I Need a New Office Chair.

I just moved a few weeks ago and couldn’t take my old chair – the one I had been using at my desk. Never particularly liked that thing anyway. It was wood and not very comfy, and only really suitable for a carpeted floor. My bedroom in my new home has a hardwood floor, so I figured I’d drop a little extra cash and buy something with wheels on the bottom. Preferably one of those Ikea chairs that are all the rage with the geeks over at /g/.

Okay, I’ll admit it: This entire blog post is just an excuse for me to talk about Inspect Element and how cool I think it is. Because this time I actually got to use it to diagnose a problem with Ikea’s website. Pretty exciting, huh? I was on their order page, trying to place an order for a new office chair for my room. There was a button that said “BEGIN CHECKOUT”, so I clicked it in an attempt to proceed with the order. Nothing happened. Didn’t even change color, or change in any perceivable way that would provide some hint of interactivity. That’s when I pulled up Inspect Element to do a little detective work.


Well, looks like the <input> element doesn’t have any active parts. No onclick event handler attribute or anything like that. Just a type, value, and ID. Oh wait, it’s contained in an <a> element. It must link to the checkout page. But wait, what’s this? href="javascript:void(0);"?

That’s right. This button is void link, meaning it literally goes nowhere. It’s a link to nothing. 100% confirmed. This button doesn’t do jack shit. My theory? Somebody put that bit of Javascript into the server code as a placeholder. The server back-end was supposed to replace it with something else, but for some reason it fucked up and didn’t change it.

I then called Ikea to place an order by phone. I spent several minutes explaining to the lady at the other end that I knew what the problem was, that their server had made an error producing the web page and there was nothing I could do. She continued insisting that it was my browser’s fault. I’m using Iridium, which is a literal clone of Chrome (minus the spying). Yeah, she said, Chrome is one of the browsers that the page won’t work on. You need to use Internet Explorer.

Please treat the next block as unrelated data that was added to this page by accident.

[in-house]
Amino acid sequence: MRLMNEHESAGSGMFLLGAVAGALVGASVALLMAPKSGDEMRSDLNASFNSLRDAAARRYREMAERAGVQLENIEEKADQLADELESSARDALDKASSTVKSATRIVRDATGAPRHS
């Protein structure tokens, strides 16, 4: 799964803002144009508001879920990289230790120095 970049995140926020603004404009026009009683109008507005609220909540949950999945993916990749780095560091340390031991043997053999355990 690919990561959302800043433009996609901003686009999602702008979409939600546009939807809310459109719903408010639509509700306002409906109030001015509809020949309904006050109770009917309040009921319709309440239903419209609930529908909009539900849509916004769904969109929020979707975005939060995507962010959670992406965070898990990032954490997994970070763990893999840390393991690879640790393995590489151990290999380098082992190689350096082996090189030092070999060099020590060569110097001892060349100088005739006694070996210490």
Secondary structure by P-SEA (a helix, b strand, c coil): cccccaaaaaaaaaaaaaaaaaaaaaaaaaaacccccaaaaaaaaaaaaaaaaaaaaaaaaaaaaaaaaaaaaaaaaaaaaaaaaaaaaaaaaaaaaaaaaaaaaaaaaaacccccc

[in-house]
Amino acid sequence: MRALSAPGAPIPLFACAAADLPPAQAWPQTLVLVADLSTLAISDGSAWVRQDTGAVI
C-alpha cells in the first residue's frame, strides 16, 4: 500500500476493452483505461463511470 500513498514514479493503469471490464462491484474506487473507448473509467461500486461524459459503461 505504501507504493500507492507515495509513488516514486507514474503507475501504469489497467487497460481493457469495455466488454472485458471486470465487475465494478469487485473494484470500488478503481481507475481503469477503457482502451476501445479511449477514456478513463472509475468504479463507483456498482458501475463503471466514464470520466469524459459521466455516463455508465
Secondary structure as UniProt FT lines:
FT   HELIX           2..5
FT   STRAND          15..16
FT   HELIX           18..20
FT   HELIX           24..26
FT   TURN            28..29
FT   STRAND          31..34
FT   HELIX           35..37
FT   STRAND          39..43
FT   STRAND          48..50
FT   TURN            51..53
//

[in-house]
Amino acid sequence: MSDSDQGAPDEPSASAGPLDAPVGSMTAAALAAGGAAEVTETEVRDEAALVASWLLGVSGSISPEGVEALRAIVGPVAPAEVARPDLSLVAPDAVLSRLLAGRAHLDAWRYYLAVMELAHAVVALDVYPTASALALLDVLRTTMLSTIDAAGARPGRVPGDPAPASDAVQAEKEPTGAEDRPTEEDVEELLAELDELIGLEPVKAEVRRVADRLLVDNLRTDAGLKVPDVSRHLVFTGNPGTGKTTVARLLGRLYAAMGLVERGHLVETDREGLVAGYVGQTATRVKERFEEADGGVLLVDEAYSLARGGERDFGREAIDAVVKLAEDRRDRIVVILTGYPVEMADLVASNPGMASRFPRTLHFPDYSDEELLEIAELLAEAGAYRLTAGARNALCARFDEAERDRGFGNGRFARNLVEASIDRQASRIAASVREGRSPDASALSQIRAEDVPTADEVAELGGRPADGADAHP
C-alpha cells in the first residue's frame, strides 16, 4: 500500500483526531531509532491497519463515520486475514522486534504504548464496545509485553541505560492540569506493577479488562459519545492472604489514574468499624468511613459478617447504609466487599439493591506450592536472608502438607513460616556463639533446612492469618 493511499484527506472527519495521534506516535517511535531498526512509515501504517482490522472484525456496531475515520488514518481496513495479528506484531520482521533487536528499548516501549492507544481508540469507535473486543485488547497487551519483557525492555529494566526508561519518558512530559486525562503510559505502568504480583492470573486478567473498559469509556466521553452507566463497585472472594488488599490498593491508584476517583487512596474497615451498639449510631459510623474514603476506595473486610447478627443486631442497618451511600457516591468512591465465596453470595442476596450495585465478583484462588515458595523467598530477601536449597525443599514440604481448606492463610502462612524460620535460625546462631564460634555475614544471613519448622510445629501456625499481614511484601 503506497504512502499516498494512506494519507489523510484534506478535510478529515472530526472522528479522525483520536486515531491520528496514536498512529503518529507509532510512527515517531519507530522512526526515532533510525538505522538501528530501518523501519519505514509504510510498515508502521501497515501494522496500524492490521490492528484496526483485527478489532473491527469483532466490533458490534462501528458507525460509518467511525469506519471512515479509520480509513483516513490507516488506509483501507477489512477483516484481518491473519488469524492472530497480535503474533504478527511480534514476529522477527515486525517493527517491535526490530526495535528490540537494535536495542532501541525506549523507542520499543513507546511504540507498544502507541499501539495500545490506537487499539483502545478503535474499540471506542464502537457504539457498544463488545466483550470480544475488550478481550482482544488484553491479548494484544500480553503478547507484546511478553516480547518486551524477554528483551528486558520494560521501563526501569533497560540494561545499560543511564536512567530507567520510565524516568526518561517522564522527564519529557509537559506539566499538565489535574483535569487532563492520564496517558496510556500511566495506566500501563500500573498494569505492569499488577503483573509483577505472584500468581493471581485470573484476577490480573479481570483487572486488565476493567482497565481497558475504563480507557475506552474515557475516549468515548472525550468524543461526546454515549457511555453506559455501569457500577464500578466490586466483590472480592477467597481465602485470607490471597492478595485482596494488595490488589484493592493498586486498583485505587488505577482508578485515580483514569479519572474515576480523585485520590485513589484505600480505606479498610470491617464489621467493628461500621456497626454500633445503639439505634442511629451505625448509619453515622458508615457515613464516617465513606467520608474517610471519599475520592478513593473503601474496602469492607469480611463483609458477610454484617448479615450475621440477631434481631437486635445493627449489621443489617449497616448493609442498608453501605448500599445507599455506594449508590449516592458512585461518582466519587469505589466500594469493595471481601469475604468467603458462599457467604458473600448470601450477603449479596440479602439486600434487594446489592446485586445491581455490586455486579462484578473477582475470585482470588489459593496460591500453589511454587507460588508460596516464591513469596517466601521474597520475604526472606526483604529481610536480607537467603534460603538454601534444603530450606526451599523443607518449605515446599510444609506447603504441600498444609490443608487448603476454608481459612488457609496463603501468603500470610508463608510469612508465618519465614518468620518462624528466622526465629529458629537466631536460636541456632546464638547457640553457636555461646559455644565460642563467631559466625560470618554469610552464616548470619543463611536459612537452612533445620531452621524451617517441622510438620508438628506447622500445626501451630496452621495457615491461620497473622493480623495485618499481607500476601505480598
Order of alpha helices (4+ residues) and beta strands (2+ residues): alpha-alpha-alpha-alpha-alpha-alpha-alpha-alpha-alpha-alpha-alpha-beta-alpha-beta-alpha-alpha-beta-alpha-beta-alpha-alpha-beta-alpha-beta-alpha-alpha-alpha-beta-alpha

I couldn’t believe it. This conversation was getting dumber and dumber. I mean, I’m not going to fault a low-tier customer service rep for not understanding all my technobabble about Javascript (I thought everyone in this day and age knew what Javascript was, but even so it doesn’t bother me all that much when I meet someone who doesn’t, especially if they’re in a low-level corporate drone job like that). But if she’s going to insist that I use Internet Explorer because the website won’t work in any other browser, that’s a whole different level of stupid. This is a multinational corporation with a billion dollar budget, and yet they can’t seem to make an order form that works on any browsers other than the one no one uses anymore. Or maybe the people they hired to do their back-end work were all incompetent Node.js developers who got their training watching Khan Academy videos in Starbucks. I wouldn’t expect that caliber of developer to know an algorithm from a hole in the wall, much less write one that works.

Anyway, I placed an order and she asked for my email address. She said an order confirmation form was being sent to my email. I go to my email to check out the form and find that it uses the same broken interface that led me to try ordering by phone in the first place.

So I said fuck it, and just ordered a chair from Amazon. It was $2 cheaper there too. Not sure if it was an Ikea model but it looked almost identical to the one I was trying to order before. Hopefully it’s not some cheap Chinese knock-off that will end up breaking after a couple weeks’ use. In any case, I’m not using my desktop setup anymore until the chair arrives and I get a chance to put it together, which won’t be for a few more days. I’ve disconnected my Thinkpad from my dual monitor setup and am using it on my bed for the time being.

It’s not just the physical discomfort of being at my desk with no chair that keeps me away from it though. I’ve also been having a weird problem with one of my monitors, and I think having to stand up and move around when I use my computer is contributing to it. The display has become kind of wonky of late, and it doesn’t appear to be anything wrong with the LCD itself, more likely a problem with the logic circuitry inside the monitor. I’m pretty sure I know the cause, because sometimes when I touch the metal part of my mechanical keyboard I get zapped by ESD, and often when this happens I see that monitor turn off for a split second and then turn back on again. I don’t know how, but the two devices are obviously connected in some way, and every time I unwittingly hit my rig with that power surge from electrostatic buildup, it knocks out a few more transistors in my monitor’s microcontroller, causing the display to get increasingly screwy. Since I don’t want to damage it any further, I’m not sitting at that desk until I have the proper furnishings, and maybe some sort of metal chassis that I can discharge myself on every time I sit down. Until then I’ll have to make do with what I’ve got.


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